“That’s where master planning comes in and basically, I gave you a road map with what you can do in your site so that you can maximize your land (and) investment.”
Planning is an important, yet underrated step in construction. “It doesn’t mean that you have to stick to the plan, but it just gives you direction where to go,” Yambao says. “If you don’t have a goal, you can’t define the steps for you to get there. So as designers and planners, we can come in to help you with that, especially if you only have a very broad idea of what you want to do with your site… The open spaces, the planting of the trees, the architecture, the approach of how to get there, it’s all part of what we’re doing as landscape architects.”
Putting nature first has the potential to make an area thrive. Studies show that the more affluent a community, the greener it tends to be. A private village, for example, will have tree-lined roads while a slum area will hardly have any greenery. There is also evidence to prove that being exposed to nature can relieve stress and calm people down. “Look at Singapore, they’re a first world country. They’re very small but they put a lot of importance on nature, and I think if we do the same thing here, if we lose the poverty mindset and strive to develop things with good impact without looking at profit (first), then maybe we can be at par with Singapore.”
An industry with a lot of potential
There are a lot of untapped opportunities in the local horticulture market. Aside from the cultivation of ornamental plants, a multi-billion dollar industry internationally and one that is slowly growing locally, there are also more options opening for different professions that work within. Thus, it would be a good idea to educate clients on the difference between, say, a supplier, a gardener, an architect, an interior designer, and a landscape architect. Though their lines may blur sometimes, each has a specific specialty, one that can bring a park or farm or garden to life when utilized properly.
To further help clients achieve their vision, Plontur has Garden Plus, which is focused on residential developments, and Studio X, which is more focused on commercial. “I’m trying to explore both because I feel like I have two different markets. The first is a bit high-end, a bit luxurious, and then the other one is high-impact and high-scale, so I don’t think I will adapt to only just one design philosophy,” Yambao says. “One can be a very intimate experience (while) the other is broad and playful, and I think you can see that in our designs.”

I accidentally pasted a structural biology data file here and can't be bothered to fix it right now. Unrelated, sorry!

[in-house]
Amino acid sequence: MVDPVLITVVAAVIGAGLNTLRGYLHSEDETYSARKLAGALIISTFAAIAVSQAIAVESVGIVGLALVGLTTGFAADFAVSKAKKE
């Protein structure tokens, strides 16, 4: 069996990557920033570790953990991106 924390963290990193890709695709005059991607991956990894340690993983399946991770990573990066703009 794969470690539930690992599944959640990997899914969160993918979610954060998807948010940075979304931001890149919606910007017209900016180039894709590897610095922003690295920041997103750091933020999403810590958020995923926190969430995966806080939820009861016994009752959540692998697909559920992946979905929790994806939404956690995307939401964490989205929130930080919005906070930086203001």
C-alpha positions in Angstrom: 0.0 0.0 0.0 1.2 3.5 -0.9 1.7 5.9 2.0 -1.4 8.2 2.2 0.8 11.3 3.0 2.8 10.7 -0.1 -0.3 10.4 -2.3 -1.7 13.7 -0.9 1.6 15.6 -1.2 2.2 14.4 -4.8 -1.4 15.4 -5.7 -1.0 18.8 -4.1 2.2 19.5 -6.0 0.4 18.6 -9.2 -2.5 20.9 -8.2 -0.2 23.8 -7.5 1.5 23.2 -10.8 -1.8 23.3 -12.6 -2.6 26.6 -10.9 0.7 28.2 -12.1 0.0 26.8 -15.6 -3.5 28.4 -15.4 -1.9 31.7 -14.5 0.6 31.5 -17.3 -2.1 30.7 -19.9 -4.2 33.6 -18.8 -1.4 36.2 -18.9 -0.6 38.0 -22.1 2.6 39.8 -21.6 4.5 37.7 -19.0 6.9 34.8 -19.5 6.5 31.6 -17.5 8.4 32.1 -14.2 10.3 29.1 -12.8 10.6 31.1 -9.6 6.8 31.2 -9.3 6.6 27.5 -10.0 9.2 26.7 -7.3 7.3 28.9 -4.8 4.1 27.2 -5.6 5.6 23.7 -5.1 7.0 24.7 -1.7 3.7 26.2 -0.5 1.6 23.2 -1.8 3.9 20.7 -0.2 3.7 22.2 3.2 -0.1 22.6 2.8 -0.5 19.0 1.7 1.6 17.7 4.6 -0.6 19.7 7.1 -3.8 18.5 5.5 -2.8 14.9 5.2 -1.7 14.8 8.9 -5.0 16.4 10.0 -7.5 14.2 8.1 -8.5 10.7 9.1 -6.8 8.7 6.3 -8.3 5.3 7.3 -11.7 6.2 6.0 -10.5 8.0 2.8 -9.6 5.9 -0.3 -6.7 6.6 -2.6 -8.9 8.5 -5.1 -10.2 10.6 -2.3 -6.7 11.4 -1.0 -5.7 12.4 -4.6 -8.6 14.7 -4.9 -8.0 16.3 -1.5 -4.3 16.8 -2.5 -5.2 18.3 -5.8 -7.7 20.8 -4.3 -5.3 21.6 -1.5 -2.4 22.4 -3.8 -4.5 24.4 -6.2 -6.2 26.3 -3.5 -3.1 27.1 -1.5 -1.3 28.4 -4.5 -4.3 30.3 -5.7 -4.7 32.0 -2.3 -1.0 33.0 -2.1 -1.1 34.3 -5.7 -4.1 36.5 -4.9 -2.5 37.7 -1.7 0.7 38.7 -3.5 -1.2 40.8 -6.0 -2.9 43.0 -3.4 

Landscape architects have been around for a while, but locally, people are just beginning to tap into the potential of integrating nature and architecture. “People should put more importance on nature. There are a lot of benefits to it that I think sometimes is very hard to quantify. There aren’t many studies but as human beings, there’s such a thing as biophilic design, where we’re naturally connected to the environment. And if we focus on that, I believe that slowly, we will grow in a way that is sustainable,” Yambao says. “I feel that we’re slowly getting there with the onset of the sustainability (and) eco-friendly stuff. I think we’re going in the right direction, and it’s a call for everyone to pitch in. This is something that we can’t do individually as me or you or as Plontur. I think everyone should pitch in and that’s when we should see the effects.”
For now, Plontur continues to break barriers with their stunning designs. “We’re having fun, (especially) with the clients that give us the freedom to design. Plontur (is) an avenue for me to explore my principles in life, my principles, so I’m actually having fun working,” Yambao says. “I feel like everyone here feels like we’re doing something significant, which is good because most of my guys are millennials.” (Photos courtesy of Erick Yambao)
For more information, visit Plontur.
This appeared in Agriculture Monthly’s September 2019 issue.